While some of Renho’s troubles can be blamed on the nature of the party she inherited—a conglomerate of politicians from a variety of party and ideological backgrounds, formed through a series of opposition mergers whose scars are still clearly visible on the surface—this unhelpful in-fighting over nuclear policy is an error of her own making. Her desire to stake out bold policy positions which clearly demonstrate the gap between the LDP and the DP is understandable and even commendable; one of the DP’s biggest problems is that few voters see their policies as substantively different for the LDP’s, making elections entirely about administrative competence, in which the LDP is seen as more effective. Upsetting the balance of a carefully worked-out compromise deal, however, is risky—and while risk-taking isn’t a bad thing in and of itself, this is an awfully strange issue over which to pick a fight.
Nuclear power, and the restarts of nuclear power plants in particular, is an ongoing issue in Japanese current affairs but faded several years ago as a top-of-mind electoral issue. Outside of areas hosting nuclear power plants, debates around nuclear power peaked within electoral politics with 2014’s Tokyo gubernatorial election, when former Prime Minister Morihiro Hosokawa ran with the backing of another former prime minister, Junichiro Koizumi, as an explicitly anti-nuclear candidate. He lost the election; by the next gubernatorial election in 2016, nuclear power barely warranted a mention in coverage of the campaigns, a pattern repeated in many other national and regional elections.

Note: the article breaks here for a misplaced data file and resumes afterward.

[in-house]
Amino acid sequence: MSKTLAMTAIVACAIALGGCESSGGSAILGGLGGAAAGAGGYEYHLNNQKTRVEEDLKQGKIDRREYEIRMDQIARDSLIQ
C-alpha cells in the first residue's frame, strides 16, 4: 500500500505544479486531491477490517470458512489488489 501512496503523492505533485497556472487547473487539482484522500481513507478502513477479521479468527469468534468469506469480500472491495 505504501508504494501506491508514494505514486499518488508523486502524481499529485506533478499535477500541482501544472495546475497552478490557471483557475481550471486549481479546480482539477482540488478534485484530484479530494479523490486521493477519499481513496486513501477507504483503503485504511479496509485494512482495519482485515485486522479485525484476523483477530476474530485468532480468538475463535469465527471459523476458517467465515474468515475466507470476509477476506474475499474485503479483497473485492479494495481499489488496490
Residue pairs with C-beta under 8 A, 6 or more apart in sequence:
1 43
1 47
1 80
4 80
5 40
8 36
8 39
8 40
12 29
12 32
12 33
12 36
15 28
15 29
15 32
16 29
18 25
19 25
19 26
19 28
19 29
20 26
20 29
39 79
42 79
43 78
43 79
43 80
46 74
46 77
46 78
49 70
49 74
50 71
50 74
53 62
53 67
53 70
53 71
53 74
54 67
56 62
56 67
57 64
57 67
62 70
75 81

Within areas that host nuclear power plants, the debate remains more urgent, but is more complex. Six years after the 3/11 triple disaster, concerns over the job security of power plant workers and the economic prosperity of the towns that rely upon them have in many cases overtaken fears of another Fukushima-esque disaster. These rural communities will often choose a small risk of having to leave their homes due to a nuclear accident over the absolute certainty of economic extinction should the power plants be shut down for good.
That nuclear power is no longer a hot-button political issue for most Japanese voters shouldn’t be surprising. The DP’s fiddling around the edges of the issue (does any voter, other than electrical industry workers worried for their economic future, truly care whether the last plant is decommissioned “by 2030” or “in the 2030s”?) underscores the truth of the matter; Japan already made the key decision on nuclear power. Six years after Fukushima, the country has in four separate elections returned to power a government that has pledged to restart nuclear reactors that meet new, more stringent safety standards. The mid-term future of Japan’s nuclear power was already decided when, in 2012, the returning LDP government chose this course of action in preference to, for instance, Germany’s rapid decommissioning programme.